Dr. Sheppard lives in the village of King’s Abbot, miles away from the nearest big town. There’s a train station in the village, and an abundance of “unmarried ladies and retired military officers.” Everyone in town loves gossip. There are two “important houses” in town, one of which belonged to Mrs. Ferrars, and the other of which belongs to Roger Ackroyd.
As in so many mystery novels, Roger Ackroyd is set in a small, isolated community where everybody knows everybody else. The isolated, close-knit setting 1) suggests that the criminal is someone who everybody knows, and 2) creates a paranoid, suspenseful mood, since the criminal is hiding a big secret from their neighbors. It’s also telling that the owners of the two most “important houses” in town are also the two main victims of the novel.
Roger Ackroyd is a successful, middle-aged manufacturer of (Dr. Sheppard thinks) wagon wheels. He’s red-faced, genial, and very likeable. When Roger was younger, he married a woman named Ms. Paton, a widow with a child. Paton turned out to be a dipsomaniac (i.e., alcoholic), and she drank herself to death. Roger raised Paton’s biological child, Ralph, a handsome, “wild lad.”
These sections provide the necessary exposition for the murder mystery. Roger (who, readers already know from the title, will become the murder victim) is a wealthy man, creating an immediate financial motive for the crime.
Everyone in town has been gossiping about how Roger and Mrs. Ferrars were “getting on very well,” and for a while, people thought that they’d marry. Just before the Ferrars family moved to the village, however, Roger was rumored to be involved with a housekeeper named Miss Russell. Another recent arrival in the village was Mrs. Ackroyd, the widow of Roger’s “ne’er do-well younger brother” Cecil Ackroyd, and her daughter. Dr. Sheppard notes that it was to Mrs. Ackroyd’s advantage that Roger remain unmarried, since she depended on Roger for money.
The passage describes other important characters in the novel (and suspects in the murder), laying out some other potential motives for Roger’s killing. Again, Roger’s money would seem to be an important factor in other people’s relationships with him—Mrs. Ackroyd depends on his generosity, for example.
Dr. Sheppard tries to understand Mrs. Ferrars’ death. If she’d killed herself, he thinks, she would have left some note. When Sheppard last saw Mrs. Ferrars, he thinks, she seemed normal. Then he remembers that he saw her yesterday when she was walking with Ralph Paton. It was in this moment, Sheppard now recalls, that he began to feel a sense of foreboding.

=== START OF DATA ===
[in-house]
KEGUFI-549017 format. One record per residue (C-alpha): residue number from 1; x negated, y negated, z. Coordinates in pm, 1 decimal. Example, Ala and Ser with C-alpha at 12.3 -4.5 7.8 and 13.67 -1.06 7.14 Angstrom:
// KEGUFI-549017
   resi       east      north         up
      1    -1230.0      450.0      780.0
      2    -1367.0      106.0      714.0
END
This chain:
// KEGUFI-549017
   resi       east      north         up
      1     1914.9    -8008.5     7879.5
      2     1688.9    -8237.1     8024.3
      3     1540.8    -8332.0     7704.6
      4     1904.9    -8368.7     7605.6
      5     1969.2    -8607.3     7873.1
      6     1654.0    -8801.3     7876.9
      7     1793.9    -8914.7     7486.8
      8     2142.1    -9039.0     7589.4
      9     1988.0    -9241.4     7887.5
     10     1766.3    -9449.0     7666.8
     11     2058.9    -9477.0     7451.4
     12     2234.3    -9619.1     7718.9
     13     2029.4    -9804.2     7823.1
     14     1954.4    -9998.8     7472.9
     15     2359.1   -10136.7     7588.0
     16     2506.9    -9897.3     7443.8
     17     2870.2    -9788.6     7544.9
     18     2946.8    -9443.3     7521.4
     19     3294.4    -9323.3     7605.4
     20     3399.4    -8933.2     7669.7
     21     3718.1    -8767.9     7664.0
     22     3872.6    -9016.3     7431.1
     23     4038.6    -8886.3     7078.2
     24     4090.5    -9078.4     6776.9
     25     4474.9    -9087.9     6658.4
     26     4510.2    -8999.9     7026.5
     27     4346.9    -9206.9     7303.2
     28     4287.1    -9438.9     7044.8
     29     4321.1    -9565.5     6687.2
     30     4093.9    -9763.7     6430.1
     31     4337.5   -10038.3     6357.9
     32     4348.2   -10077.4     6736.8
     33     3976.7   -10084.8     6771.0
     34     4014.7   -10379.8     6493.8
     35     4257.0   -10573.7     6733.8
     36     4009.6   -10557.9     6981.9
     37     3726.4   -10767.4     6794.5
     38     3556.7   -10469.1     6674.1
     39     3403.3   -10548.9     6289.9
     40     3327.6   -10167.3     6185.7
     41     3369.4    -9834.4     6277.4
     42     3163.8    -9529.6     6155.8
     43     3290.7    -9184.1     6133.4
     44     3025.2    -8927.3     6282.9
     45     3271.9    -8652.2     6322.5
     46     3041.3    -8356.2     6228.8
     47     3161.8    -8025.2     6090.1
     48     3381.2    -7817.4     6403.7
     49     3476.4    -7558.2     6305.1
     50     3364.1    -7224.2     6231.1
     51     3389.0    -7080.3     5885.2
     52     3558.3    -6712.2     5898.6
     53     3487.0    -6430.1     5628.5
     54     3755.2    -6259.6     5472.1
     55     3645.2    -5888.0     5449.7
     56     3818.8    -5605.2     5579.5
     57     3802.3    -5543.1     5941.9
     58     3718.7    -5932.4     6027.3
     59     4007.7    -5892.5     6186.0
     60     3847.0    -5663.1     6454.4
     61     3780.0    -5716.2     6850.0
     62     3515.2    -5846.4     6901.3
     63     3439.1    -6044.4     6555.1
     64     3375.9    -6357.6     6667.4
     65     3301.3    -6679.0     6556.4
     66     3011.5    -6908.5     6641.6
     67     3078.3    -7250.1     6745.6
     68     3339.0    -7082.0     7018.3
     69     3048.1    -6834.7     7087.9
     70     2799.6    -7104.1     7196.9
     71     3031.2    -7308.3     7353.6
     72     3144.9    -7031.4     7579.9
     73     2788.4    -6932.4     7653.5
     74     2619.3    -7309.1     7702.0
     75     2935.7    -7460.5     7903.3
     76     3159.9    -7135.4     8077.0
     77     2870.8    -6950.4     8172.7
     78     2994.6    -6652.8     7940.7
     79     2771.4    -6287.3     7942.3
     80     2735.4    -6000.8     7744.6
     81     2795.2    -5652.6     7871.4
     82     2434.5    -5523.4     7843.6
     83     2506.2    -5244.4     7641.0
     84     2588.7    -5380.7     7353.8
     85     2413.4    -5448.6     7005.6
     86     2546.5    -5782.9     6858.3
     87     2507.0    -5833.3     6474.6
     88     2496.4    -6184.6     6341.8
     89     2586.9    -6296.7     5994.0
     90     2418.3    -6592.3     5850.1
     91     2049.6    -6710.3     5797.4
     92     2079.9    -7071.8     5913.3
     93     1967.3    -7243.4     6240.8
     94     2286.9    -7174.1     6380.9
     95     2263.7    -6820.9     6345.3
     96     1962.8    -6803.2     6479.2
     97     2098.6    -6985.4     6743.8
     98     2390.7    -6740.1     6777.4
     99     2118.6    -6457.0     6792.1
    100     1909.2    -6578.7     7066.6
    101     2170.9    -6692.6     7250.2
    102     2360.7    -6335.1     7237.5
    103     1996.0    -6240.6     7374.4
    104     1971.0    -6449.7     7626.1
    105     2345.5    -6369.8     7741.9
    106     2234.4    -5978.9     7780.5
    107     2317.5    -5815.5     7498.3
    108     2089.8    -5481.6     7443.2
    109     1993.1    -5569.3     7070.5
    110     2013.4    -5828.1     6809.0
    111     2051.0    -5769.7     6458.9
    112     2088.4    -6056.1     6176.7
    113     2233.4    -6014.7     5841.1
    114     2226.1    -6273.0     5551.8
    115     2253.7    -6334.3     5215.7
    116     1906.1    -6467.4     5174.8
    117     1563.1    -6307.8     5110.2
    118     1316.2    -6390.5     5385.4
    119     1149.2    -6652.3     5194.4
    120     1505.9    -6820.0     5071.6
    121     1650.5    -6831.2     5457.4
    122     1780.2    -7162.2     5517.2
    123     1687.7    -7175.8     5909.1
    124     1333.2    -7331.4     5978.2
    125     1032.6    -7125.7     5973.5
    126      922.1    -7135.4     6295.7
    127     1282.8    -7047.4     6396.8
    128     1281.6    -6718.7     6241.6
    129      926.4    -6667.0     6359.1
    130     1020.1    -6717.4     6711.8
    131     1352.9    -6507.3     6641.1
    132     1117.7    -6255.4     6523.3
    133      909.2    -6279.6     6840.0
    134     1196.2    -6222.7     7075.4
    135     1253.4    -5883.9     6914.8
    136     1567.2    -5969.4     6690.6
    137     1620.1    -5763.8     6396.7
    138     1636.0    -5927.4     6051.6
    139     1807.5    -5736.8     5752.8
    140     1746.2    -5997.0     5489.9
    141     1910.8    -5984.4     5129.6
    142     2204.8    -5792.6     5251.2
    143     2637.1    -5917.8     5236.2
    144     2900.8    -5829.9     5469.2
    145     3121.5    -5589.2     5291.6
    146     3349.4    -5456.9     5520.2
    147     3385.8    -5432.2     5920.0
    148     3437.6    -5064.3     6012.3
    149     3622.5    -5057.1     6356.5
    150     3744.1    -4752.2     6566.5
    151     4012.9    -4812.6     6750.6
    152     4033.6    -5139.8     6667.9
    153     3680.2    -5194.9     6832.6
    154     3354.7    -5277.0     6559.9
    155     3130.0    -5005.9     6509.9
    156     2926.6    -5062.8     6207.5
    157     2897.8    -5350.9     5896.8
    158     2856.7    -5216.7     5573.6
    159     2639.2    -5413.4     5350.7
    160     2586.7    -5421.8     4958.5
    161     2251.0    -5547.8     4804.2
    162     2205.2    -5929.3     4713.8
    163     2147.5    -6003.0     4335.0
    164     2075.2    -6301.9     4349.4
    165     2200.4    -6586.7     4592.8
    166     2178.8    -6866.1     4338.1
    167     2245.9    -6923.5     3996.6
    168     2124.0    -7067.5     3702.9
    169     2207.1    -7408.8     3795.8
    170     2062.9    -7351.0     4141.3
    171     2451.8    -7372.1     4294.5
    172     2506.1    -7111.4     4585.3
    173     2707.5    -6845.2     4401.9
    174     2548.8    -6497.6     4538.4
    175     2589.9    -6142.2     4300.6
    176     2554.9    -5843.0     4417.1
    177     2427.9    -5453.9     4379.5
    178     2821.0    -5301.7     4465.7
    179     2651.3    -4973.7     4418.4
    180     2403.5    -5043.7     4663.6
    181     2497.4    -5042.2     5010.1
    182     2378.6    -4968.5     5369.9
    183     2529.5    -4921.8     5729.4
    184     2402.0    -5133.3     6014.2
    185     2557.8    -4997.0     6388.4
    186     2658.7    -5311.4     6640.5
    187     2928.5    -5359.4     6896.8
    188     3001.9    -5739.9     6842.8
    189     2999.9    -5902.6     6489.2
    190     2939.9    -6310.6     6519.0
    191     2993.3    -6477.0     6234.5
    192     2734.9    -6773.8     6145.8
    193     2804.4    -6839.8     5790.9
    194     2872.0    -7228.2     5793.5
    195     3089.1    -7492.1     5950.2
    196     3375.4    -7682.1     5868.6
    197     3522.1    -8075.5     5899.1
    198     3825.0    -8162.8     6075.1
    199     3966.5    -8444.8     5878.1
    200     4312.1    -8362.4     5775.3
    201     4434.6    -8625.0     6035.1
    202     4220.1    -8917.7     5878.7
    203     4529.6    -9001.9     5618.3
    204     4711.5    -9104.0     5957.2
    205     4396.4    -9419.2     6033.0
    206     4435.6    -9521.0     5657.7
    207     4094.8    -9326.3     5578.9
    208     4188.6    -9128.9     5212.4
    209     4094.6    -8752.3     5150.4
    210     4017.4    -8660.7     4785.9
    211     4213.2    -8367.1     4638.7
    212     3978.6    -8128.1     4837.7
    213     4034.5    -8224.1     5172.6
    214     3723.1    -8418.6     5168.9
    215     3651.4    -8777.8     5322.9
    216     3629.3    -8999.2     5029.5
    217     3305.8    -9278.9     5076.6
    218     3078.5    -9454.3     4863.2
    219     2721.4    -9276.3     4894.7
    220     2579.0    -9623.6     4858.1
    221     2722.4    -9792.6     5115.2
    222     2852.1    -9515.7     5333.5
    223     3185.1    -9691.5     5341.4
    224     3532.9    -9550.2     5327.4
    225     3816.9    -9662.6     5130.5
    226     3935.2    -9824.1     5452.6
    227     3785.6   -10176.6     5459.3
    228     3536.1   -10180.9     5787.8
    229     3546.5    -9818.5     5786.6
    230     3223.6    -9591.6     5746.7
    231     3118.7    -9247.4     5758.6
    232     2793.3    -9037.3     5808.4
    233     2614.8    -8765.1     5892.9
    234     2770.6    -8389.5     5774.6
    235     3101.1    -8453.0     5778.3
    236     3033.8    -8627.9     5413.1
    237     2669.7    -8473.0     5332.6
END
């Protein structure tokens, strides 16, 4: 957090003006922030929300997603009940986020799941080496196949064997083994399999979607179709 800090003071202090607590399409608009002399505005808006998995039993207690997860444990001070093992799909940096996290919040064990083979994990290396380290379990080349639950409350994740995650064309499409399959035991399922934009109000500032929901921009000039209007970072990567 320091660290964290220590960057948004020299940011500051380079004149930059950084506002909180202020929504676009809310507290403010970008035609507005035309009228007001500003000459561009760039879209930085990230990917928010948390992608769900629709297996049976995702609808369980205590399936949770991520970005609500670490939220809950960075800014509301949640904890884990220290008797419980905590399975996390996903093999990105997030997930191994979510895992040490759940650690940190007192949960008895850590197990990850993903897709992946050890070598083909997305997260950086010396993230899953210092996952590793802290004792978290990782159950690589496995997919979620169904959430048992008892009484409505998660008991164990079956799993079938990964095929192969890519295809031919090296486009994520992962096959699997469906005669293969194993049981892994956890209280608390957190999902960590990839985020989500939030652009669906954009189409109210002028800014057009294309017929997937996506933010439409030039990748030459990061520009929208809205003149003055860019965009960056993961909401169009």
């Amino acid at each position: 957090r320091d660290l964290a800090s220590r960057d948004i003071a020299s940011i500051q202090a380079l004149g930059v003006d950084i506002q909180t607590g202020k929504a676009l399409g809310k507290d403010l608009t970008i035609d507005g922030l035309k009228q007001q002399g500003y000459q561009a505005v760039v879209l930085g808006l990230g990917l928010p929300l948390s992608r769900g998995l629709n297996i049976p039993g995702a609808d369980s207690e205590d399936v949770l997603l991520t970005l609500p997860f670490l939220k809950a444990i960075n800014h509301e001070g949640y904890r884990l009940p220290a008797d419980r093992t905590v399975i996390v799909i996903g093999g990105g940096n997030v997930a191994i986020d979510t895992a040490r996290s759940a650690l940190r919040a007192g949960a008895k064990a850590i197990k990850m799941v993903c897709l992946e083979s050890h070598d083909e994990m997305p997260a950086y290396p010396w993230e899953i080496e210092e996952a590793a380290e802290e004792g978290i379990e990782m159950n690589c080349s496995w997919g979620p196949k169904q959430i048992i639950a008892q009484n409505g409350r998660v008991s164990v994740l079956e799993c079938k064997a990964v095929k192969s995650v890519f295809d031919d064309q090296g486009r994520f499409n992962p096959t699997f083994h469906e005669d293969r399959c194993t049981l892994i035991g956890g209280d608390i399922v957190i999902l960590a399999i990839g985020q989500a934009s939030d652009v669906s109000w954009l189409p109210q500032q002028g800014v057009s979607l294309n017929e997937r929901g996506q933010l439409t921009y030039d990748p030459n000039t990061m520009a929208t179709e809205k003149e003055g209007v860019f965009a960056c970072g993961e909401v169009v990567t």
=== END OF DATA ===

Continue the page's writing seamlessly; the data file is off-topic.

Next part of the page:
As the first chapter suggested, Dr. Sheppard does secretly entertain Caroline’s theory that Mrs. Ferrars killed herself. By twice emphasizing Dr. Sheppard’s sense of foreboding, Christie further foreshadows Roger’s murder and draws readers’ attention to Ralph’s relationship with Mrs. Ferrars.
Dr. Sheppard crosses paths with Roger Ackroyd in the street. Roger seems “a … wreck of his usual jolly, healthy self.” He tells Sheppard that they need to talk, and invites him for dinner at 7:30. Sheppard blurts out, “Is it Ralph?” Roger claims that Ralph is in London, and—seeing that a busybody named Miss Gannett is walking by—says he’ll see Sheppard that evening. Mrs. Gannet catches up with Sheppard and begins telling him her theories about Mrs. Ferrars’ death: that she was a “drug-taker” and that Roger had broken off his engagement with her as a result.
Something is on Roger’s mind, clearly, but—as is the cliché in many detective stories—Roger doesn’t get a chance to tell the narrator what’s been going on. Miss Gannett’s theory about Mrs. Ferrars might seem ridiculous, and yet, considering that this is a mystery novel, it’s a hypothesis worth entertaining. You could even say that Caroline and Miss Gannett are the ideal readers of Agatha Christie novels—they know that they should be a little paranoid, suspect the worst, and construct elaborate theories based on minor details.
Dr. Sheppard proceeds to tend to his patients. At lunch, Miss Russell comes to see him. She’s a stern, handsome woman, and she asks him to examine her knee. Sheppard examines Russell, but finds nothing the matter. Nevertheless, he gives her a bottle of liniment. Russell asks Sheppard about being “a slave of the drug habit,” particularly cocaine, and if there’s a cure. Sheppard says he doesn’t know. Russell also asks if there are any untraceable poisons. Sheppard tells her that curare such a poison, though he doesn’t have any. Russell leaves, and Sheppard guesses that she has been reading detective stories.
Miss Russell’s comments about drugs and poisons illustrate two important concepts in mystery novels: Chekhov’s gun and the red herring. In works of fiction, a Chekhov’s gun is a small detail of the story that’s introduced early and in the end is revealed as crucial—mystery novels are full of them. A red herring, on the other hand, is a detail that’s designed to mislead or distract readers. Part of the challenge (and the fun) of reading a mystery novel is deciding whether unusual details—such as Miss Russell’s visit—are Chekhov’s guns or red herrings.